Executive introduction

  1. Exceptions are important
  2. This article is mainly intended for my own consumption, so take it with a grain of salt
  3. The examples are in Python, but the ideas apply to most languages

Exceptions vs. error status codes

Exceptions are better than returning error status codes. Some languages (like Python) leave you with no choice but to handle exceptions, as the whole language core and standard libraries throw them. But even in languages where this is not so, you should prefer exceptions to error codes.

In the Python world this is sometimes called the EAFP (Easier to Ask for Forgiveness than Permission) versus LBYL (Look Before You Leap) debate. To quote Alex Martelli1 (because I couldn't have said it better myself):

A common idiom in other languages, sometimes known as "look before you leap" (LBYL), is to check in advance, before attempting an operation, for all circumstances that might make the operation invalid. This approach is not ideal for several reasons:

1. The checks may diminish the readability and clarity of the common, mainstream cases where everything is okay.
2. The work needed for checking may duplicate a substantial part of the work done in the operation itself.
3. The programmer might easily err by omitting some needed check.
4. The situation might change between the moment the checks are performed and the moment the operation is attempted

Here's an example of LBYL:

def do_something(filename):
  if not can_open_file(filename):
    return err(...)
  f = open(filename)
  ...

Suppose that can_open_file indicates whether the subsequent open call will succeed. Let's see how Alex's points apply here:

  1. In this case the diminished readability is less obvious, but when more error checks are added, it is. Anyone with enough experience in C is familiar with the bulks of error checking typical at the top of some functions2.
  2. can_open_file definitely duplicates some of the checking done in open. Just because open is a built-in, you feel less DRY-violation.
  3. How can you be sure you've covered everythin in can_open_file ? What if you have not ?
  4. Suppose you work in a multi-processing environment (no need to think far, a web application running on a server is a good example). Between your test with can_open_file and the actual call to open, some other process might have modified the file's properties, opened it, or deleted it. This is a hard-to-debug race condition.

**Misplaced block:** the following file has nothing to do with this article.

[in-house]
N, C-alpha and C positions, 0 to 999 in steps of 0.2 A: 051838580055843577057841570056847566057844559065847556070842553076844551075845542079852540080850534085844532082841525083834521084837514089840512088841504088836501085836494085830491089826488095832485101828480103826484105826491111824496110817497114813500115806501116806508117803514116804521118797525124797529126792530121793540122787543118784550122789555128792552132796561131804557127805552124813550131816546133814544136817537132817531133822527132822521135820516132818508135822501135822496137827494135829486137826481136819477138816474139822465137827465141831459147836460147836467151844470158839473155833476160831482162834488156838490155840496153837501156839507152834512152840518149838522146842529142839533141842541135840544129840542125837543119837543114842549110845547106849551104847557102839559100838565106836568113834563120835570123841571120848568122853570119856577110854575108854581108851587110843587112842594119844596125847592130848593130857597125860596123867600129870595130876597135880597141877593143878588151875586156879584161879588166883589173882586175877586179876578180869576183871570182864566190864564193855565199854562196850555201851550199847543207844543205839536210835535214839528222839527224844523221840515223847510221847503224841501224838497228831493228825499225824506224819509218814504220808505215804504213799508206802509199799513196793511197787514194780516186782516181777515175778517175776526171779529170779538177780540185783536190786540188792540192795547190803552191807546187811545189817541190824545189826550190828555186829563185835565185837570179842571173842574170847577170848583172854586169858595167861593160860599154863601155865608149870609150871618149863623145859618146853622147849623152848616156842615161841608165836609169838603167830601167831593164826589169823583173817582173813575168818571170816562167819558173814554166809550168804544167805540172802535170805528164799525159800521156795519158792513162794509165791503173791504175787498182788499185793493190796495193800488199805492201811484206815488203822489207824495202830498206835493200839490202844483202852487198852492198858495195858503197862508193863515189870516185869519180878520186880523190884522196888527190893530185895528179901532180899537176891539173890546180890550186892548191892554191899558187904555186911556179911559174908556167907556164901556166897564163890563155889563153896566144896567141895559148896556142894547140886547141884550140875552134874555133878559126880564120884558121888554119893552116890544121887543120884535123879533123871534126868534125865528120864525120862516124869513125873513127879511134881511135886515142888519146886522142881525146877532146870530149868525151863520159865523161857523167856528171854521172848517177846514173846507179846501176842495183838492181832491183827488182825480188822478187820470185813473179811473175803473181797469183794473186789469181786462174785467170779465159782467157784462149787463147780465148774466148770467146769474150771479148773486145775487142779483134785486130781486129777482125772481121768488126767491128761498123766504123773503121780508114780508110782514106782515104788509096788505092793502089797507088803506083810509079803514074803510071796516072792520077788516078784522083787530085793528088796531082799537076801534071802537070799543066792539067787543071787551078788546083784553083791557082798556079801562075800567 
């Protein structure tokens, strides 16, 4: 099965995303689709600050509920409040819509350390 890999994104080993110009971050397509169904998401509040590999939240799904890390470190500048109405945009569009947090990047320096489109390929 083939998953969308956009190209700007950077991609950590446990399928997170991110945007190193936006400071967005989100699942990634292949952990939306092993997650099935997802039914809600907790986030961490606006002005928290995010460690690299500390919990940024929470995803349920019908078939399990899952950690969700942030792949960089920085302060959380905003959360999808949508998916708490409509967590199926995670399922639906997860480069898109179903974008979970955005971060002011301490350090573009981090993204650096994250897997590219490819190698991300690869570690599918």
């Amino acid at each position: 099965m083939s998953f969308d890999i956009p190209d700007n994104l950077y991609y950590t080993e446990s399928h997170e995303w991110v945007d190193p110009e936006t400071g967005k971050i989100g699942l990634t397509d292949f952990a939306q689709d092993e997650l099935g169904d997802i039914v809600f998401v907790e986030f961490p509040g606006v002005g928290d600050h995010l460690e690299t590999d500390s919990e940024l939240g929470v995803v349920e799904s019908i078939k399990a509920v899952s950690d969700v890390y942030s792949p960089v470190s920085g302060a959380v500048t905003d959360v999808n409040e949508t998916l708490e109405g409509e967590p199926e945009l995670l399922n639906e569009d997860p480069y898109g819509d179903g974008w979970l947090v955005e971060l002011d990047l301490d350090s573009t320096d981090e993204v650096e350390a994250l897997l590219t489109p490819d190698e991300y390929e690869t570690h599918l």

The same code with exception handling (EAFP):

def do_something(filename):
  try:
    f = open(filename)
  except IOError, e:
    raise MyApplicationsExceptionType(e.msg)
    # could even pass whole traceback etc
    # etc...

Suffers of none of these problems and provides greater flexibility. For example, in some cases you can skip the exception checking in do_something completely, because catching it at a higher level is more appropriate. This is difficult to do with error codes.

Never use exceptions for flow-control

Exceptions exist for exceptional situations: events that are not a part of normal execution. When a programmer calls str.find('substring') he doesn't expect an exception to be thrown if the substring isn't found. This is what he called find for. A better approach is to return a special value like None or -1. But if he called str[idx], and str is shorter than idx+1 characters, an exception is appropriate, because the user expected index idx to be valid, but it isn't - this is an unanticipated event.

When used for flow-control, exceptions are like goto. There might be a few esoteric cases in which they're appropriate, but 99.99% of the time they are not.

Handle exceptions at the level that knows how to handle them

By their very nature, exceptions can propagate up a hierarchy and be caught at multiple levels. A questions rises - where is it appropriate to catch and handle an exception ?

The best place is that piece of code that can handle the exception. For some exceptions, like programming errors (e.g. IndexError, TypeError, NameError etc.) exceptions are best left to the programmer / user, because "handling" them will just hide real bugs.

If you have a complete application, it is not appropriate to just fail with an exception, of course. It's better to demonstrate a polite error message (or dialog) and thoroughly log the exception itself, which can later help in the investigation of the bug (kind of like the dialog Microsoft replaced BSODs with - you get a polite message and may send a detailed report to Microsoft).